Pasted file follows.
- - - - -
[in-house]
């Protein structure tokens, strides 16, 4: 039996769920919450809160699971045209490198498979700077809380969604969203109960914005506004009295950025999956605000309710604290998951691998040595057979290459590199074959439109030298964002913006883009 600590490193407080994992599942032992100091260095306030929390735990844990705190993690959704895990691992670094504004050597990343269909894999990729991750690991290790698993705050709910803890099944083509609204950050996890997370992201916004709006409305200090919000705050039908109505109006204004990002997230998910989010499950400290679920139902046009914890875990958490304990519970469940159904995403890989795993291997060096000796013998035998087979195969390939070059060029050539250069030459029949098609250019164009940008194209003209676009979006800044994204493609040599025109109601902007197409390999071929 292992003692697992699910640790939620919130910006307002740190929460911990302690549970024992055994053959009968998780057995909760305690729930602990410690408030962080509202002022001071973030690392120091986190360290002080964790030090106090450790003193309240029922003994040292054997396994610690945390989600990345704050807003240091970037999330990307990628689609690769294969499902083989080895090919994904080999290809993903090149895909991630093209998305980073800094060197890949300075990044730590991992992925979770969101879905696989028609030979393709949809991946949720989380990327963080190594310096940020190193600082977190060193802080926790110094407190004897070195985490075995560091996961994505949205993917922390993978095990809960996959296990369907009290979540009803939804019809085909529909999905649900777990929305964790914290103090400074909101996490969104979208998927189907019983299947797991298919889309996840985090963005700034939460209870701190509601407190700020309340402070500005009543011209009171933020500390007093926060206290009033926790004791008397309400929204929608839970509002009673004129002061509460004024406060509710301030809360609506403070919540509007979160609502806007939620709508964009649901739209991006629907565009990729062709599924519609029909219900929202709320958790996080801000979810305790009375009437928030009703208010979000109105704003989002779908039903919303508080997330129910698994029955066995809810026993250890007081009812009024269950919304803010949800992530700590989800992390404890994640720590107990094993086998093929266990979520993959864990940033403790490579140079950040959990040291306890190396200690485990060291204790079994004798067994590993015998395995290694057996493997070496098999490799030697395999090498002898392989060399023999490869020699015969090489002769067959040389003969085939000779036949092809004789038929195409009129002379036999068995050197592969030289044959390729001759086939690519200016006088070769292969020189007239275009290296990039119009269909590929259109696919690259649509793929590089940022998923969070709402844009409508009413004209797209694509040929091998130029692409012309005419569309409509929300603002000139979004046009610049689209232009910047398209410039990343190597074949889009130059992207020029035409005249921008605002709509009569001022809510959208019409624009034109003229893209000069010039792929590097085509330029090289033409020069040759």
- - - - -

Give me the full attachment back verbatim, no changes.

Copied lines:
[in-house]
């Protein structure tokens, strides 16, 4: 039996769920919450809160699971045209490198498979700077809380969604969203109960914005506004009295950025999956605000309710604290998951691998040595057979290459590199074959439109030298964002913006883009 600590490193407080994992599942032992100091260095306030929390735990844990705190993690959704895990691992670094504004050597990343269909894999990729991750690991290790698993705050709910803890099944083509609204950050996890997370992201916004709006409305200090919000705050039908109505109006204004990002997230998910989010499950400290679920139902046009914890875990958490304990519970469940159904995403890989795993291997060096000796013998035998087979195969390939070059060029050539250069030459029949098609250019164009940008194209003209676009979006800044994204493609040599025109109601902007197409390999071929 292992003692697992699910640790939620919130910006307002740190929460911990302690549970024992055994053959009968998780057995909760305690729930602990410690408030962080509202002022001071973030690392120091986190360290002080964790030090106090450790003193309240029922003994040292054997396994610690945390989600990345704050807003240091970037999330990307990628689609690769294969499902083989080895090919994904080999290809993903090149895909991630093209998305980073800094060197890949300075990044730590991992992925979770969101879905696989028609030979393709949809991946949720989380990327963080190594310096940020190193600082977190060193802080926790110094407190004897070195985490075995560091996961994505949205993917922390993978095990809960996959296990369907009290979540009803939804019809085909529909999905649900777990929305964790914290103090400074909101996490969104979208998927189907019983299947797991298919889309996840985090963005700034939460209870701190509601407190700020309340402070500005009543011209009171933020500390007093926060206290009033926790004791008397309400929204929608839970509002009673004129002061509460004024406060509710301030809360609506403070919540509007979160609502806007939620709508964009649901739209991006629907565009990729062709599924519609029909219900929202709320958790996080801000979810305790009375009437928030009703208010979000109105704003989002779908039903919303508080997330129910698994029955066995809810026993250890007081009812009024269950919304803010949800992530700590989800992390404890994640720590107990094993086998093929266990979520993959864990940033403790490579140079950040959990040291306890190396200690485990060291204790079994004798067994590993015998395995290694057996493997070496098999490799030697395999090498002898392989060399023999490869020699015969090489002769067959040389003969085939000779036949092809004789038929195409009129002379036999068995050197592969030289044959390729001759086939690519200016006088070769292969020189007239275009290296990039119009269909590929259109696919690259649509793929590089940022998923969070709402844009409508009413004209797209694509040929091998130029692409012309005419569309409509929300603002000139979004046009610049689209232009910047398209410039990343190597074949889009130059992207020029035409005249921008605002709509009569001022809510959208019409624009034109003229893209000069010039792929590097085509330029090289033409020069040759």